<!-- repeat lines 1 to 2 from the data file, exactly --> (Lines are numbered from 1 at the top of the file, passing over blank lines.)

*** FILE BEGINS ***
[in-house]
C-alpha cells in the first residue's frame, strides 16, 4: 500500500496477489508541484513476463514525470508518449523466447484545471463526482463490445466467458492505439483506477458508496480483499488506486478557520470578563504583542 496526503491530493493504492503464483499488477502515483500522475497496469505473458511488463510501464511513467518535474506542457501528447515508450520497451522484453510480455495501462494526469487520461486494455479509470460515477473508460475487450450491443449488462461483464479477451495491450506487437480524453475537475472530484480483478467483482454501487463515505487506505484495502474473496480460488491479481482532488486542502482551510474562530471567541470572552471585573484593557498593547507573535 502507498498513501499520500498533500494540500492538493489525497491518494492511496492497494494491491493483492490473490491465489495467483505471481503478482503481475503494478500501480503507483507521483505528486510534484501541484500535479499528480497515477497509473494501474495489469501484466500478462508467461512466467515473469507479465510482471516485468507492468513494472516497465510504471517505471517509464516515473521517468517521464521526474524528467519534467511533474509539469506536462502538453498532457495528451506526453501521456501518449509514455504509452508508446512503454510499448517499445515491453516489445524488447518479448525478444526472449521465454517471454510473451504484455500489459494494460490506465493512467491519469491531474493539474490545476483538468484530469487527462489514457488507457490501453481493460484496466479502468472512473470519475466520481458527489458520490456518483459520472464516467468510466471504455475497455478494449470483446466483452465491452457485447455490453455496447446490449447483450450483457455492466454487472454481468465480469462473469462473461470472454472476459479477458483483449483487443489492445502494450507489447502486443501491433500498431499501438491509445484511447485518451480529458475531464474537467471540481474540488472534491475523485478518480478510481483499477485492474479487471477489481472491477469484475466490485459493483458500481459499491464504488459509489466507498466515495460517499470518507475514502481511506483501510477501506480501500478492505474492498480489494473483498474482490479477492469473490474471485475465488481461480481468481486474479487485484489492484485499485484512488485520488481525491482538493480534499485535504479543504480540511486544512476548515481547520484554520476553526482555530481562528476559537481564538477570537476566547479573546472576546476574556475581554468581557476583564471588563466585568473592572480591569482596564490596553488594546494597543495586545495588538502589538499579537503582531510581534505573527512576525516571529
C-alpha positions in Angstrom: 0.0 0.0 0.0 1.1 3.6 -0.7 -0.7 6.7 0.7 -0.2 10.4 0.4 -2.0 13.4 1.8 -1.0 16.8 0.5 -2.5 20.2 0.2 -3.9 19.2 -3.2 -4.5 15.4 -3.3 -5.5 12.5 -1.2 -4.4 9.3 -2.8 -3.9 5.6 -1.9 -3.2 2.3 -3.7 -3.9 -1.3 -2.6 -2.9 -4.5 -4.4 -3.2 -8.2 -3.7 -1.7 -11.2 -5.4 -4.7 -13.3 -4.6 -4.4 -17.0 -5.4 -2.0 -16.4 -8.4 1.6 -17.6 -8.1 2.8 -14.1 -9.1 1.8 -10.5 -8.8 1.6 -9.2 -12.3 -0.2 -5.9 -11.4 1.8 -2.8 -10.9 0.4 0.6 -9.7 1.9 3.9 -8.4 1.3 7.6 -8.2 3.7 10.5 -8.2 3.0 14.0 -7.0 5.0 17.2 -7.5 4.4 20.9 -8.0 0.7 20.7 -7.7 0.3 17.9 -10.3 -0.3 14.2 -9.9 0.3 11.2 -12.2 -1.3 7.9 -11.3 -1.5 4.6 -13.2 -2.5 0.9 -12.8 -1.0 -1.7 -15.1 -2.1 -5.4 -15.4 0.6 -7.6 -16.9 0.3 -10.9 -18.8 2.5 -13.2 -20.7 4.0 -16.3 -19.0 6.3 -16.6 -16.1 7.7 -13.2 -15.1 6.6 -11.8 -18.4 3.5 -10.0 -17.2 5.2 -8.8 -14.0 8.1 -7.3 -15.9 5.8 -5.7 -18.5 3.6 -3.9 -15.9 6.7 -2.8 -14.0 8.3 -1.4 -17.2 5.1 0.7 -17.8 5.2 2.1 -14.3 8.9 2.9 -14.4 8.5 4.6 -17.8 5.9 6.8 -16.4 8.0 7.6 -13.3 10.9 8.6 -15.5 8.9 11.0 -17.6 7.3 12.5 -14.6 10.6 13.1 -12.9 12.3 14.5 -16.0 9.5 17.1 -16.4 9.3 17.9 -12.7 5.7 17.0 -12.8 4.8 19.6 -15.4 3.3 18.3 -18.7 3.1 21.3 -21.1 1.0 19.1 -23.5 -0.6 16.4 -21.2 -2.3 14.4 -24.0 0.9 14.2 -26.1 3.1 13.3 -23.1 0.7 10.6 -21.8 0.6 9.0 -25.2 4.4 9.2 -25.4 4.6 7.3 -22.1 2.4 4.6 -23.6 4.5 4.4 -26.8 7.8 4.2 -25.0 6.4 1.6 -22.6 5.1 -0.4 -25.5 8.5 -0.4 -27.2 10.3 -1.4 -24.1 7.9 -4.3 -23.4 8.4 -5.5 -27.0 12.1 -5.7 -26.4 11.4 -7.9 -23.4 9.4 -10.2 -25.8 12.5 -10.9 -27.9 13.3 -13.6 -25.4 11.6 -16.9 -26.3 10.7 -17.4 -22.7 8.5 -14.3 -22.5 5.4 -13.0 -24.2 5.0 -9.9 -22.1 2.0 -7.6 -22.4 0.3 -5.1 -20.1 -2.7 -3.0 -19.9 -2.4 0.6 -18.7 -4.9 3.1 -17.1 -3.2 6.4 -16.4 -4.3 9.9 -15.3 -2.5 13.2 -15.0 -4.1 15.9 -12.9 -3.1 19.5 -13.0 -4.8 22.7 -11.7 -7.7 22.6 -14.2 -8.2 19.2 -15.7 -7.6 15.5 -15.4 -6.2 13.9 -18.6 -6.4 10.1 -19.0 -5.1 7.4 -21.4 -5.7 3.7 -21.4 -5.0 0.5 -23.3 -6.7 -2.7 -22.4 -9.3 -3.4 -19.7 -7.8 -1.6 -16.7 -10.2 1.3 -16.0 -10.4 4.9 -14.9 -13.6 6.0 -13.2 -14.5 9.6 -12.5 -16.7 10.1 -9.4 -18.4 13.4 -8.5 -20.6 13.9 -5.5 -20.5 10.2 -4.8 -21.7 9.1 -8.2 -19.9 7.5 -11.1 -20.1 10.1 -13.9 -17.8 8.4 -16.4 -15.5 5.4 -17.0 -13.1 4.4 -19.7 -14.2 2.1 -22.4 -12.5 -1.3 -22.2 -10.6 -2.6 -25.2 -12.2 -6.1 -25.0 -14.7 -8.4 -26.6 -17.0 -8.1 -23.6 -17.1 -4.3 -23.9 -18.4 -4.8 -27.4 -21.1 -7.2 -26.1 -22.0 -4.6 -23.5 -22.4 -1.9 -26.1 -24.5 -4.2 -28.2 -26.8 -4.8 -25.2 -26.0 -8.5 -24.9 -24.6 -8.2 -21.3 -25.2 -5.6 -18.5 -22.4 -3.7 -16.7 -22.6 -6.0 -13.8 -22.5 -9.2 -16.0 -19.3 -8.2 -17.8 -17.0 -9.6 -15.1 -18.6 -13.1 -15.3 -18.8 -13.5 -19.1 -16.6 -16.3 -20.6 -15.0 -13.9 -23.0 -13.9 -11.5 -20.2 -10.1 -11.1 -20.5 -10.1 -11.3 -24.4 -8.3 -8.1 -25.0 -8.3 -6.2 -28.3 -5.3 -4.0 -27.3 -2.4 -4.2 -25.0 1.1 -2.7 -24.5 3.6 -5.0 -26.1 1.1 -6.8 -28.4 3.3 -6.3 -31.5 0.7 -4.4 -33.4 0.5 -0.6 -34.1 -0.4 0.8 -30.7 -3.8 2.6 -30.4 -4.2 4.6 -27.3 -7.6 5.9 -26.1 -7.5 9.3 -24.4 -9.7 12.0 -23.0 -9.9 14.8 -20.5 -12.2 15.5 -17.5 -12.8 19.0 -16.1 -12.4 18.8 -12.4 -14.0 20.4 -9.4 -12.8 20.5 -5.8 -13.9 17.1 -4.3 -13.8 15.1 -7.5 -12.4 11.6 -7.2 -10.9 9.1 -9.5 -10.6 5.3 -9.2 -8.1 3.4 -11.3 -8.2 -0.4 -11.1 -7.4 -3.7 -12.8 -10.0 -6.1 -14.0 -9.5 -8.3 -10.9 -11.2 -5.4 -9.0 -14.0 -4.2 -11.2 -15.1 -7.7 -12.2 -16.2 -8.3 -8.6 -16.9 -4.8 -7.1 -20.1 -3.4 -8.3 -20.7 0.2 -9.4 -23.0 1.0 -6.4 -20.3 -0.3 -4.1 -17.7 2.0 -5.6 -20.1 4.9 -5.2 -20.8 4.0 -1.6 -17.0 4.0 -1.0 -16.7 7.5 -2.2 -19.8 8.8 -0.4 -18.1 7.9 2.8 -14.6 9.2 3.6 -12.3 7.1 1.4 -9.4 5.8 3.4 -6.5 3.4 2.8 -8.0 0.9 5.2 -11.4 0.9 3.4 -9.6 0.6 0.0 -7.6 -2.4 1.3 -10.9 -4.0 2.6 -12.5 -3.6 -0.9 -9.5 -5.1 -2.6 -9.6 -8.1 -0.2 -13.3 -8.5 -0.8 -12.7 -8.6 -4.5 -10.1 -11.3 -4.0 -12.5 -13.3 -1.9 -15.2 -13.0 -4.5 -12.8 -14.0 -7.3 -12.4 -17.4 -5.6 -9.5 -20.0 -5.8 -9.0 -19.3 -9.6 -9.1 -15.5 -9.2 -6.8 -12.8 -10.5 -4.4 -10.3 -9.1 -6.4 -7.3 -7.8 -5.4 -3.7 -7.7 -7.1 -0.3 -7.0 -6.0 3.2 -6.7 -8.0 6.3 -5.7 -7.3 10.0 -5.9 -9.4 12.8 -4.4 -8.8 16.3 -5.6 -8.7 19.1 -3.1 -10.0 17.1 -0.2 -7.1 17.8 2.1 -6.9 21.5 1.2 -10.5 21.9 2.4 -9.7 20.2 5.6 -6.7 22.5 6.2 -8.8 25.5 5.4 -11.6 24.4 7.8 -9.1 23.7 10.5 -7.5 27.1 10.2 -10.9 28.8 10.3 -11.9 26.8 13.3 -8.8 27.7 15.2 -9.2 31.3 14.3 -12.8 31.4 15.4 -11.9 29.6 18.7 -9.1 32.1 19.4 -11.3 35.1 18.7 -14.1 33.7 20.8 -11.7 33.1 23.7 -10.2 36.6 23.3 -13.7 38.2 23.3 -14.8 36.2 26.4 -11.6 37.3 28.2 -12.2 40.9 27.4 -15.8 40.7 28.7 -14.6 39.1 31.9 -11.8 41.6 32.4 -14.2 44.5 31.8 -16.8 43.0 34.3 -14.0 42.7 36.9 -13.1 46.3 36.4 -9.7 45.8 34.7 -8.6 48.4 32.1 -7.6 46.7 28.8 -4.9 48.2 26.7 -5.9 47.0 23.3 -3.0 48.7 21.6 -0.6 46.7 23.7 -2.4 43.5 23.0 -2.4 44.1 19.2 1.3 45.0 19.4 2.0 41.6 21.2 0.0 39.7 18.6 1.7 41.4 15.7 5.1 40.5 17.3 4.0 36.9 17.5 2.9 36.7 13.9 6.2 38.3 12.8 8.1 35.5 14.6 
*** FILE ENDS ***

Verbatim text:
[in-house]
C-alpha cells in the first residue's frame, strides 16, 4: 500500500496477489508541484513476463514525470508518449523466447484545471463526482463490445466467458492505439483506477458508496480483499488506486478557520470578563504583542 496526503491530493493504492503464483499488477502515483500522475497496469505473458511488463510501464511513467518535474506542457501528447515508450520497451522484453510480455495501462494526469487520461486494455479509470460515477473508460475487450450491443449488462461483464479477451495491450506487437480524453475537475472530484480483478467483482454501487463515505487506505484495502474473496480460488491479481482532488486542502482551510474562530471567541470572552471585573484593557498593547507573535 502507498498513501499520500498533500494540500492538493489525497491518494492511496492497494494491491493483492490473490491465489495467483505471481503478482503481475503494478500501480503507483507521483505528486510534484501541484500535479499528480497515477497509473494501474495489469501484466500478462508467461512466467515473469507479465510482471516485468507492468513494472516497465510504471517505471517509464516515473521517468517521464521526474524528467519534467511533474509539469506536462502538453498532457495528451506526453501521456501518449509514455504509452508508446512503454510499448517499445515491453516489445524488447518479448525478444526472449521465454517471454510473451504484455500489459494494460490506465493512467491519469491531474493539474490545476483538468484530469487527462489514457488507457490501453481493460484496466479502468472512473470519475466520481458527489458520490456518483459520472464516467468510466471504455475497455478494449470483446466483452465491452457485447455490453455496447446490449447483450450483457455492466454487472454481468465480469462473469462473461470472454472476459479477458483483449483487443489492445502494450507489447502486443501491433500498431499501438491509445484511447485518451480529458475531464474537467471540481474540488472534491475523485478518480478510481483499477485492474479487471477489481472491477469484475466490485459493483458500481459499491464504488459509489466507498466515495460517499470518507475514502481511506483501510477501506480501500478492505474492498480489494473483498474482490479477492469473490474471485475465488481461480481468481486474479487485484489492484485499485484512488485520488481525491482538493480534499485535504479543504480540511486544512476548515481547520484554520476553526482555530481562528476559537481564538477570537476566547479573546472576546476574556475581554468581557476583564471588563466585568473592572480591569482596564490596553488594546494597543495586545495588538502589538499579537503582531510581534505573527512576525516571529